EOS turns 5, celebrates the community’s effort to rebuild

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Celebrating the 5th anniversary of the EOS Network, the team behind the protocol highlighted the importance of the community as it looked back on the many challenges it had to face to revive the scalability protocol. 

After being launched in 2018, the EOS became known for its network’s performance and for conducting the largest initial coin offering (ICO) in history, with over $4 billion raised during the year-long fundraising process. Despite this, the project did not live up to the hype and expectations and encountered troubles with the United States Securities and Exchange Commission.

In September 2021, the protocol also faced allegations of market manipulation, with research claiming that the ICO was pumped by wash trades. Frustrated with the developments, the community formed the EOS Network Foundation (ENF) to attempt to rebuild the project.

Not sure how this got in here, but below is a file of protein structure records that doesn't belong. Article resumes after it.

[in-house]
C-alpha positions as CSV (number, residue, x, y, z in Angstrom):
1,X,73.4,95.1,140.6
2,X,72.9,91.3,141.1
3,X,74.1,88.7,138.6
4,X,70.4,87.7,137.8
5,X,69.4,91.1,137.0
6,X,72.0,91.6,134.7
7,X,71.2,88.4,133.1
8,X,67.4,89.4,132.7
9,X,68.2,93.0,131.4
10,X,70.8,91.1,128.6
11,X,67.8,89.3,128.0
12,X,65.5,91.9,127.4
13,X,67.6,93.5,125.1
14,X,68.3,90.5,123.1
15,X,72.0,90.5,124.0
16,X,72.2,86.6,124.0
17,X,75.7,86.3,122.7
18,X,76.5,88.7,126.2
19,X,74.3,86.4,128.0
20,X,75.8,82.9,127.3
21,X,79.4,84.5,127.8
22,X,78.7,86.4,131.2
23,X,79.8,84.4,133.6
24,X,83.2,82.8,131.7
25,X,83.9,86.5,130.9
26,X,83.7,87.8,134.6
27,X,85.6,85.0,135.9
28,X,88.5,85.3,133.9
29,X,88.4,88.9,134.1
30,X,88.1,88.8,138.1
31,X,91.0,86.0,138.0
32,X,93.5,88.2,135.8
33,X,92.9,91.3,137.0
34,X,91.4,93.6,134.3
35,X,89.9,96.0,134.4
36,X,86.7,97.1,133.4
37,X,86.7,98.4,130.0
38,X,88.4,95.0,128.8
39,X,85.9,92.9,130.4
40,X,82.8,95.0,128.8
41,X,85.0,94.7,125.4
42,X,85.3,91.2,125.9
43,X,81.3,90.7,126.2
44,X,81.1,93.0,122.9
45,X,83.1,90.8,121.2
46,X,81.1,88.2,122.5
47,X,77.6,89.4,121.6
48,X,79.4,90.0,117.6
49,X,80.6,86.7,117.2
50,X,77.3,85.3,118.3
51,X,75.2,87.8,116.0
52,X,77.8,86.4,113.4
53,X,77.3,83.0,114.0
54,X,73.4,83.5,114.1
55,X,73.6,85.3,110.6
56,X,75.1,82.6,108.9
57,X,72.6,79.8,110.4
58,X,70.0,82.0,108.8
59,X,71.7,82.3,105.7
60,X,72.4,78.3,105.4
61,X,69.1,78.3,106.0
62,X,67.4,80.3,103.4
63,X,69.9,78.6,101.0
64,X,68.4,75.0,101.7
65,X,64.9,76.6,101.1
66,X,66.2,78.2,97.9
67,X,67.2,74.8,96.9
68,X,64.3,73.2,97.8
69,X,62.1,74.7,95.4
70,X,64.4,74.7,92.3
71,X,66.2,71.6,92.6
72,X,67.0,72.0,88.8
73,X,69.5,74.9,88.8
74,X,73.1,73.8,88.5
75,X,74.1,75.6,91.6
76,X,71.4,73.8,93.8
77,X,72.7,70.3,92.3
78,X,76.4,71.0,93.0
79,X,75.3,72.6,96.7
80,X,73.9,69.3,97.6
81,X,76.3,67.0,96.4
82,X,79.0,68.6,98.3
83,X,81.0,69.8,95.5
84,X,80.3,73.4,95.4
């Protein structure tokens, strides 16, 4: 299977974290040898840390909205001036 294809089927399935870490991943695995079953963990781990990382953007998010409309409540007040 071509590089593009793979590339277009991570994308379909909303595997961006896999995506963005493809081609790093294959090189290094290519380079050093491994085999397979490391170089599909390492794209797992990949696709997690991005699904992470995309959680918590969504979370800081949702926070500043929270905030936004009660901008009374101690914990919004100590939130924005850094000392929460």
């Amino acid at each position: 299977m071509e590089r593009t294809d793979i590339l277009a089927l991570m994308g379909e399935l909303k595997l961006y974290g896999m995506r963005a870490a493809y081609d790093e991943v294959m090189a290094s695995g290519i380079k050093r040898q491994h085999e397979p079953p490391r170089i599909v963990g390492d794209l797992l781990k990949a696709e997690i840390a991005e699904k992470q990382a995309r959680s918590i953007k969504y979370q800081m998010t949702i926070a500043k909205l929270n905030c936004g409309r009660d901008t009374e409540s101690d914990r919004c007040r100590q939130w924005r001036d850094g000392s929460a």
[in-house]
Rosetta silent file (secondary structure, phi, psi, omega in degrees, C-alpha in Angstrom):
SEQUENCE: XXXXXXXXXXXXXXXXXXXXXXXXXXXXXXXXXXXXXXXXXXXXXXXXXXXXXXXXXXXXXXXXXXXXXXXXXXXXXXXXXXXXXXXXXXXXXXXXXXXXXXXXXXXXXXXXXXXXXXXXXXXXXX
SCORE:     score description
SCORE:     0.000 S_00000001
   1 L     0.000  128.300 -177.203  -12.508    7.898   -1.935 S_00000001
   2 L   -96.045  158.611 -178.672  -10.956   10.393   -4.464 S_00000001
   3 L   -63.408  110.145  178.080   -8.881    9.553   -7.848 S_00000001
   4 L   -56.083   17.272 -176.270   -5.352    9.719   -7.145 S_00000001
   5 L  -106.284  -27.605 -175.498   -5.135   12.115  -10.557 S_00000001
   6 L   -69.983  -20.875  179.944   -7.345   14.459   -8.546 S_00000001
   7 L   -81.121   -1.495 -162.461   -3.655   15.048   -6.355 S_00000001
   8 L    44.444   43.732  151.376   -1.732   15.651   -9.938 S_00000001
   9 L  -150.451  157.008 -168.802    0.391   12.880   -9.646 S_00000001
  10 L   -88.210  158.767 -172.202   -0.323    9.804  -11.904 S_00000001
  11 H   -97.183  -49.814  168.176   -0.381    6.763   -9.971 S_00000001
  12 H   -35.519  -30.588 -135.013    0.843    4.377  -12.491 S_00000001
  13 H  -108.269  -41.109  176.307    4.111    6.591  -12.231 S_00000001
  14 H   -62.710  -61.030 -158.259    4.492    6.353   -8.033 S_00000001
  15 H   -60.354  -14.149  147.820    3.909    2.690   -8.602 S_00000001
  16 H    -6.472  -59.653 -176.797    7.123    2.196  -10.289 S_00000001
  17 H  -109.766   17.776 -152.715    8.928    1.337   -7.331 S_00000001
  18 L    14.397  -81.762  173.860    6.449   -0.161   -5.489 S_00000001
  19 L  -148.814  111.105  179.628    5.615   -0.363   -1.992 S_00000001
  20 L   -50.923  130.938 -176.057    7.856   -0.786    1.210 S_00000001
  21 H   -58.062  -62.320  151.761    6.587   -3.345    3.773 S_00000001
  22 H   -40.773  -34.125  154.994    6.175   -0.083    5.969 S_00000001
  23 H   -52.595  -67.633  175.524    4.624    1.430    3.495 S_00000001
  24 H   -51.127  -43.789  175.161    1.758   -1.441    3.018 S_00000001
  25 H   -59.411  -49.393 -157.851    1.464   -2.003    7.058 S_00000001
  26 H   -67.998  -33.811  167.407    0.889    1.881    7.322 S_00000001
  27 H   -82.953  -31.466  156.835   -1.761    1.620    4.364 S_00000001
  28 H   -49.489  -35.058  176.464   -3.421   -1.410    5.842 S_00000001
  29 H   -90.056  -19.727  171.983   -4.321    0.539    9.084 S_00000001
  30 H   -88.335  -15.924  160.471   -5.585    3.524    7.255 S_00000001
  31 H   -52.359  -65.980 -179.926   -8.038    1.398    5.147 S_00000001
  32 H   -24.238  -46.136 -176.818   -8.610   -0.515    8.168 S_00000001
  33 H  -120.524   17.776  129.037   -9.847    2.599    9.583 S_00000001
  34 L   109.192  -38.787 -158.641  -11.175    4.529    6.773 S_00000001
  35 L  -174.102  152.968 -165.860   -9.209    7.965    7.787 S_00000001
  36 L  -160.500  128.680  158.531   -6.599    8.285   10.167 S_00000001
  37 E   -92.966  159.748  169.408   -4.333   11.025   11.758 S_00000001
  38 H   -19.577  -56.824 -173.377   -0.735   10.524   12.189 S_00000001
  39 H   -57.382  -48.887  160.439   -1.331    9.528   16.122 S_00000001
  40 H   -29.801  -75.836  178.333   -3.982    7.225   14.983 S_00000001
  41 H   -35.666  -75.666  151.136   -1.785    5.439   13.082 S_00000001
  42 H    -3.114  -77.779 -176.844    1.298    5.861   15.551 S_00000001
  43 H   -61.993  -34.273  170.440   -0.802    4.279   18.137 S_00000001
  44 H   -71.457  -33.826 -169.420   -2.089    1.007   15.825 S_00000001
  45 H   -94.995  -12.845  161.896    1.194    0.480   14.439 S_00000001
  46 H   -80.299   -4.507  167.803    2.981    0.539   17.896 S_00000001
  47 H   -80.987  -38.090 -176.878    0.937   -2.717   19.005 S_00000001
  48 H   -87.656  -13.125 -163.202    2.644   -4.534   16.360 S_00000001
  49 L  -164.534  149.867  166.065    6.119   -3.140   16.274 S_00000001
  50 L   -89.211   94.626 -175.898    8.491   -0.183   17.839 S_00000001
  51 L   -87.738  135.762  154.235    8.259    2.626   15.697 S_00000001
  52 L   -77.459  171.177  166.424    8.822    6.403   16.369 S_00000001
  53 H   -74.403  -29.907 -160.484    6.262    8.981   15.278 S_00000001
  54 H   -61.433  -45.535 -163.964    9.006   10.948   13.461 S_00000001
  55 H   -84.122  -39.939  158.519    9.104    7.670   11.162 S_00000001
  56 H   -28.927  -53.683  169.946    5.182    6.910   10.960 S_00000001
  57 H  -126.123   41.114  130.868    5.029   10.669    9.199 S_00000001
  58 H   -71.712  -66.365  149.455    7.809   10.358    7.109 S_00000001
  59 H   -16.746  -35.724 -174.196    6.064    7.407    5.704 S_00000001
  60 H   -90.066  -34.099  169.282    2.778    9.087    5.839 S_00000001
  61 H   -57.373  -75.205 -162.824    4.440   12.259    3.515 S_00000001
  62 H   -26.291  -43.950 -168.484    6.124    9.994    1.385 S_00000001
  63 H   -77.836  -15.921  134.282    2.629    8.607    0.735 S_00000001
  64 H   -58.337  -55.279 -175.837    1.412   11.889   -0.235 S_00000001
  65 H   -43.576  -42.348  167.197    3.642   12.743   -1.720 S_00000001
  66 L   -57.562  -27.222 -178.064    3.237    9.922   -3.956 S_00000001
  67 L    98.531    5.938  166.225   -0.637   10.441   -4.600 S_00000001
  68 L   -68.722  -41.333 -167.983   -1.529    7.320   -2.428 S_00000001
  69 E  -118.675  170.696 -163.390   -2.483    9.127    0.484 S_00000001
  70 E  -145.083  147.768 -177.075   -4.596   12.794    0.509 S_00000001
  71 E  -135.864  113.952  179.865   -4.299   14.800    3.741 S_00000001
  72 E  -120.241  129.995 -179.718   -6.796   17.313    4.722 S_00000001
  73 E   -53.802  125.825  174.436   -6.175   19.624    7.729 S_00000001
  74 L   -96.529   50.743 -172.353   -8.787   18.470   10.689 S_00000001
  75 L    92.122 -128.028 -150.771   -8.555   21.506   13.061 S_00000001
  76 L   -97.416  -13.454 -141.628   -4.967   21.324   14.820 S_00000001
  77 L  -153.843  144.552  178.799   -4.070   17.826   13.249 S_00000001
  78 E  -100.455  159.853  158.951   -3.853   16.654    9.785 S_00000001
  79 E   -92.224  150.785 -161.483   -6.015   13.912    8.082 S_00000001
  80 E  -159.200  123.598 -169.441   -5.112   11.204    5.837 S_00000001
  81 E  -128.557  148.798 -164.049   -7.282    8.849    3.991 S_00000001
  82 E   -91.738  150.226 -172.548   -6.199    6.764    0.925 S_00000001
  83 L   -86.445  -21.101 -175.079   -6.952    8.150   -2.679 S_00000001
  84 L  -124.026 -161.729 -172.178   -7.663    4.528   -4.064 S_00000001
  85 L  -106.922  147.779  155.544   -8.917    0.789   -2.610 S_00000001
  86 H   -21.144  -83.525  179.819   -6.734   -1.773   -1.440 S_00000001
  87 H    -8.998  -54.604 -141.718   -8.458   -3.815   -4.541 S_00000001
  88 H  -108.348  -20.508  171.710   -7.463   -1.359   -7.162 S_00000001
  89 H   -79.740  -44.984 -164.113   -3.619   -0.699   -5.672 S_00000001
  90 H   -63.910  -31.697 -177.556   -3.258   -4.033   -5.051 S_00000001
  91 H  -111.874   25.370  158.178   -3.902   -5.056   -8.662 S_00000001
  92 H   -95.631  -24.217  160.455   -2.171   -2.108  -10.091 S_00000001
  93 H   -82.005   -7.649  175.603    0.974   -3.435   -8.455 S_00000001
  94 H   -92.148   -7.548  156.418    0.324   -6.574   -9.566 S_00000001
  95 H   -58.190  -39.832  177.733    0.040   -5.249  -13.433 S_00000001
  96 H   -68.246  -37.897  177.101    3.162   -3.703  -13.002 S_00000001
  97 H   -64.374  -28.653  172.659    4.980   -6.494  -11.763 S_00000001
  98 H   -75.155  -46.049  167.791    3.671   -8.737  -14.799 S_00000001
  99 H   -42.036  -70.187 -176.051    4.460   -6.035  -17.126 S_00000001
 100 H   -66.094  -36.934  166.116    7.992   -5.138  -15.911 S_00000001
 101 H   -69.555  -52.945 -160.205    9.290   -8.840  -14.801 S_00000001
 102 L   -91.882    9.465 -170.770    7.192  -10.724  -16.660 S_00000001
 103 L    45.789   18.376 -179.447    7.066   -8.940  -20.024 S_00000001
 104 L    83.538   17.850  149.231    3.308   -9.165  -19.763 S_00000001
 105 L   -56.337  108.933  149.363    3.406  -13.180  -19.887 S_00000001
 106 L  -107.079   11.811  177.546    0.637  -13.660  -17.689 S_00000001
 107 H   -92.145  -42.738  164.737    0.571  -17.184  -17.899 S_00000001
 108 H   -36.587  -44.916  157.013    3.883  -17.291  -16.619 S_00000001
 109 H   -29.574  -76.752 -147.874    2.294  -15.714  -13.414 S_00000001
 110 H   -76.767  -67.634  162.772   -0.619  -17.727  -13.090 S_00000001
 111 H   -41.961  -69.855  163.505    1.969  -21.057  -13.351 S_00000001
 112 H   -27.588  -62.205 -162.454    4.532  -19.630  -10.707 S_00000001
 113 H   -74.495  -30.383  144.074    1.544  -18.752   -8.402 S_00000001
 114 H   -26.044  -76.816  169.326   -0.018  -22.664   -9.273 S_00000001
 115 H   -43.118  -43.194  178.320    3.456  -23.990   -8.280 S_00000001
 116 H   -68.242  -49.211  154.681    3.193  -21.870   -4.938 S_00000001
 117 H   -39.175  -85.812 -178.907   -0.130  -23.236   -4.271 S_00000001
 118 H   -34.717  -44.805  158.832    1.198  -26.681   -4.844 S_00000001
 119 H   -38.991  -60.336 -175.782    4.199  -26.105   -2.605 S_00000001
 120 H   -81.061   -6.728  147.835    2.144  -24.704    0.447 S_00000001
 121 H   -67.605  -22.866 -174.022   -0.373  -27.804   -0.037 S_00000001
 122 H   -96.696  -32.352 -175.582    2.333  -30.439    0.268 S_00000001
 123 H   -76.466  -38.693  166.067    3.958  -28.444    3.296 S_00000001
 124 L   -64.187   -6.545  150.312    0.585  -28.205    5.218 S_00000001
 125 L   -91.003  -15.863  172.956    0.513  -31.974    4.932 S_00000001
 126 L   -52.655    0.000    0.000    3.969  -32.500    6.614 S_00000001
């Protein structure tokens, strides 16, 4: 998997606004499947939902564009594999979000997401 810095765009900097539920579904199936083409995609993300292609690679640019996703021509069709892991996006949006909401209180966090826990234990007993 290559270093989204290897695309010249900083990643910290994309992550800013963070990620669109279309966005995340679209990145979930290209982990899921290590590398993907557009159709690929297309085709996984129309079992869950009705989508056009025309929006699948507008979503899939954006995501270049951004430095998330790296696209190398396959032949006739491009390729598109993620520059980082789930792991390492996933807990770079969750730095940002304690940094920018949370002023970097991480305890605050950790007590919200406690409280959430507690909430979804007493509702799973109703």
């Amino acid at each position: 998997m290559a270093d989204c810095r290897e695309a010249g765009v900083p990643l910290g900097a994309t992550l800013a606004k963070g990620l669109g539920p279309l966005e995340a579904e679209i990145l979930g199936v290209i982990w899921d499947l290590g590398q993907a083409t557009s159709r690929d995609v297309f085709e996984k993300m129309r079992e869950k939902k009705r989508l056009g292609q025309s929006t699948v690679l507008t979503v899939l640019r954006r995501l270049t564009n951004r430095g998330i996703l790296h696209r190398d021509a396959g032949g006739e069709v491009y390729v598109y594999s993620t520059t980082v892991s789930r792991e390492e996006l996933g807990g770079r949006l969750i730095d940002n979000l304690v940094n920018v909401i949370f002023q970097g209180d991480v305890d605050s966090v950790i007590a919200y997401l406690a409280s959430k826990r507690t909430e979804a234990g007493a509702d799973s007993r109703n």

The members of the EOS ecosystem expressed their dissatisfaction with the project’s developers and decided to fight for control over the network as they believed that they could no longer rely on Block.one.

Related: EOS Network Foundation reveals plans to pursue a $4.1B lawsuit against Block.one

According to ENF founder Yves La Rose, the community’s resilience played a huge role in putting the platform back on track. He explained: 

“As we commemorate the 5th anniversary of the launch of the EOS Network, I am profoundly inspired by the resilience of our community. We have endured much uncertainty standing against corporate greed in defense of our network.”

La Rose added that they have now emerged as champions of free and open-source software and are now on the way to advocating for innovation. In 2023, the protocol has seen positive developments like the launch of its EVM mainnet and securing a $60 million investment.

According to the team, the platform continues to cater to 100 million transactions per day. The team says that EOS has proven that it’s one of the most reliable blockchain networks, with more than 1,800 days of uptime since launch.

Magazine: Whatever happened to EOS? Community shoots for unlikely comeback